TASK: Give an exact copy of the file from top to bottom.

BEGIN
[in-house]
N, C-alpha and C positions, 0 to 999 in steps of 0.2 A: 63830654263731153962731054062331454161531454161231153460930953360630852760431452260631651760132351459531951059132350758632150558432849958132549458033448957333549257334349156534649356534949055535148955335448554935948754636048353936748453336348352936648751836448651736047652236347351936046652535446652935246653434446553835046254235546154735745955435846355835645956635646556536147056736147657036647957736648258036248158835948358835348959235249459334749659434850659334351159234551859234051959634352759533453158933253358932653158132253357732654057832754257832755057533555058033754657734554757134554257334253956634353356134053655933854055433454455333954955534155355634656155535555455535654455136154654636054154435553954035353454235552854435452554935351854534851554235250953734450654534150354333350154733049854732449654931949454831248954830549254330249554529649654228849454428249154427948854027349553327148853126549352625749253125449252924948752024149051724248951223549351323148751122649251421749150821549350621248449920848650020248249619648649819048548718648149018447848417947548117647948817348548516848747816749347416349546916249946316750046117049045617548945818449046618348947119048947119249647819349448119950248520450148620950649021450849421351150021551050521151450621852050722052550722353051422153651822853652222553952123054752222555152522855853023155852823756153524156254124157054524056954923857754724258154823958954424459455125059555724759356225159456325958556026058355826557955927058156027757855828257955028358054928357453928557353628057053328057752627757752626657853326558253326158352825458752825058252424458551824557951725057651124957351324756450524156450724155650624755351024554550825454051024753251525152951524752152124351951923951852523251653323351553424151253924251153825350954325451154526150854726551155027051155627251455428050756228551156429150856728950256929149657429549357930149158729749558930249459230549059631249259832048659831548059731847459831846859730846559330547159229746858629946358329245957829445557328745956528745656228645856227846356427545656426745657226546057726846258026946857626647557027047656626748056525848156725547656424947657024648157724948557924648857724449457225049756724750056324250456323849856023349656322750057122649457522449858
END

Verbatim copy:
[in-house]
N, C-alpha and C positions, 0 to 999 in steps of 0.2 A: 63830654263731153962731054062331454161531454161231153460930953360630852760431452260631651760132351459531951059132350758632150558432849958132549458033448957333549257334349156534649356534949055535148955335448554935948754636048353936748453336348352936648751836448651736047652236347351936046652535446652935246653434446553835046254235546154735745955435846355835645956635646556536147056736147657036647957736648258036248158835948358835348959235249459334749659434850659334351159234551859234051959634352759533453158933253358932653158132253357732654057832754257832755057533555058033754657734554757134554257334253956634353356134053655933854055433454455333954955534155355634656155535555455535654455136154654636054154435553954035353454235552854435452554935351854534851554235250953734450654534150354333350154733049854732449654931949454831248954830549254330249554529649654228849454428249154427948854027349553327148853126549352625749253125449252924948752024149051724248951223549351323148751122649251421749150821549350621248449920848650020248249619648649819048548718648149018447848417947548117647948817348548516848747816749347416349546916249946316750046117049045617548945818449046618348947119048947119249647819349448119950248520450148620950649021450849421351150021551050521151450621852050722052550722353051422153651822853652222553952123054752222555152522855853023155852823756153524156254124157054524056954923857754724258154823958954424459455125059555724759356225159456325958556026058355826557955927058156027757855828257955028358054928357453928557353628057053328057752627757752626657853326558253326158352825458752825058252424458551824557951725057651124957351324756450524156450724155650624755351024554550825454051024753251525152951524752152124351951923951852523251653323351553424151253924251153825350954325451154526150854726551155027051155627251455428050756228551156429150856728950256929149657429549357930149158729749558930249459230549059631249259832048659831548059731847459831846859730846559330547159229746858629946358329245957829445557328745956528745656228645856227846356427545656426745657226546057726846258026946857626647557027047656626748056525848156725547656424947657024648157724948557924648857724449457225049756724750056324250456323849856023349656322750057122649457522449858